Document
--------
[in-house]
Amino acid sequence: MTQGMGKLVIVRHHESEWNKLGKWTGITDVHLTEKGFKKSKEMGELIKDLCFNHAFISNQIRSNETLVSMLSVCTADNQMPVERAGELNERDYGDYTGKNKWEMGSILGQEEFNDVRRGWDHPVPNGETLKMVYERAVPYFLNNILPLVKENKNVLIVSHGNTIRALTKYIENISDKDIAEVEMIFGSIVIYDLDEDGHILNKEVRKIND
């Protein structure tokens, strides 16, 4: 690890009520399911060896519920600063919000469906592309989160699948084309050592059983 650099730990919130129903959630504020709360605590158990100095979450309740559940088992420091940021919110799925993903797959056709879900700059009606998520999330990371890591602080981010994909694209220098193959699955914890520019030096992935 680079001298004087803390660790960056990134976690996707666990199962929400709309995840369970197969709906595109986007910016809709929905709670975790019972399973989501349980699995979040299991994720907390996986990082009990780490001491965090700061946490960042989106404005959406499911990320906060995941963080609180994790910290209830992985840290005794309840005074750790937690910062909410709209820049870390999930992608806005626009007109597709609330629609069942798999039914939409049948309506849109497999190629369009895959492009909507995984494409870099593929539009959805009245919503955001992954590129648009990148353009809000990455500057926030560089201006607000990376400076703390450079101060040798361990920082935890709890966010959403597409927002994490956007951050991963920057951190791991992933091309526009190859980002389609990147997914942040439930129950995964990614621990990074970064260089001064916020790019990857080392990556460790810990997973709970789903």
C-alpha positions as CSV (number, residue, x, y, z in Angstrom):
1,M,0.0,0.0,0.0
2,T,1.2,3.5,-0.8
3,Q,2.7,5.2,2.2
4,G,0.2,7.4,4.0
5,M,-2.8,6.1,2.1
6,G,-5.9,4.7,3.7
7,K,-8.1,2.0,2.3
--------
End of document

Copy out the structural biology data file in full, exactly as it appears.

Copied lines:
[in-house]
Amino acid sequence: MTQGMGKLVIVRHHESEWNKLGKWTGITDVHLTEKGFKKSKEMGELIKDLCFNHAFISNQIRSNETLVSMLSVCTADNQMPVERAGELNERDYGDYTGKNKWEMGSILGQEEFNDVRRGWDHPVPNGETLKMVYERAVPYFLNNILPLVKENKNVLIVSHGNTIRALTKYIENISDKDIAEVEMIFGSIVIYDLDEDGHILNKEVRKIND
């Protein structure tokens, strides 16, 4: 690890009520399911060896519920600063919000469906592309989160699948084309050592059983 650099730990919130129903959630504020709360605590158990100095979450309740559940088992420091940021919110799925993903797959056709879900700059009606998520999330990371890591602080981010994909694209220098193959699955914890520019030096992935 680079001298004087803390660790960056990134976690996707666990199962929400709309995840369970197969709906595109986007910016809709929905709670975790019972399973989501349980699995979040299991994720907390996986990082009990780490001491965090700061946490960042989106404005959406499911990320906060995941963080609180994790910290209830992985840290005794309840005074750790937690910062909410709209820049870390999930992608806005626009007109597709609330629609069942798999039914939409049948309506849109497999190629369009895959492009909507995984494409870099593929539009959805009245919503955001992954590129648009990148353009809000990455500057926030560089201006607000990376400076703390450079101060040798361990920082935890709890966010959403597409927002994490956007951050991963920057951190791991992933091309526009190859980002389609990147997914942040439930129950995964990614621990990074970064260089001064916020790019990857080392990556460790810990997973709970789903």
C-alpha positions as CSV (number, residue, x, y, z in Angstrom):
1,M,0.0,0.0,0.0
2,T,1.2,3.5,-0.8
3,Q,2.7,5.2,2.2
4,G,0.2,7.4,4.0
5,M,-2.8,6.1,2.1
6,G,-5.9,4.7,3.7
7,K,-8.1,2.0,2.3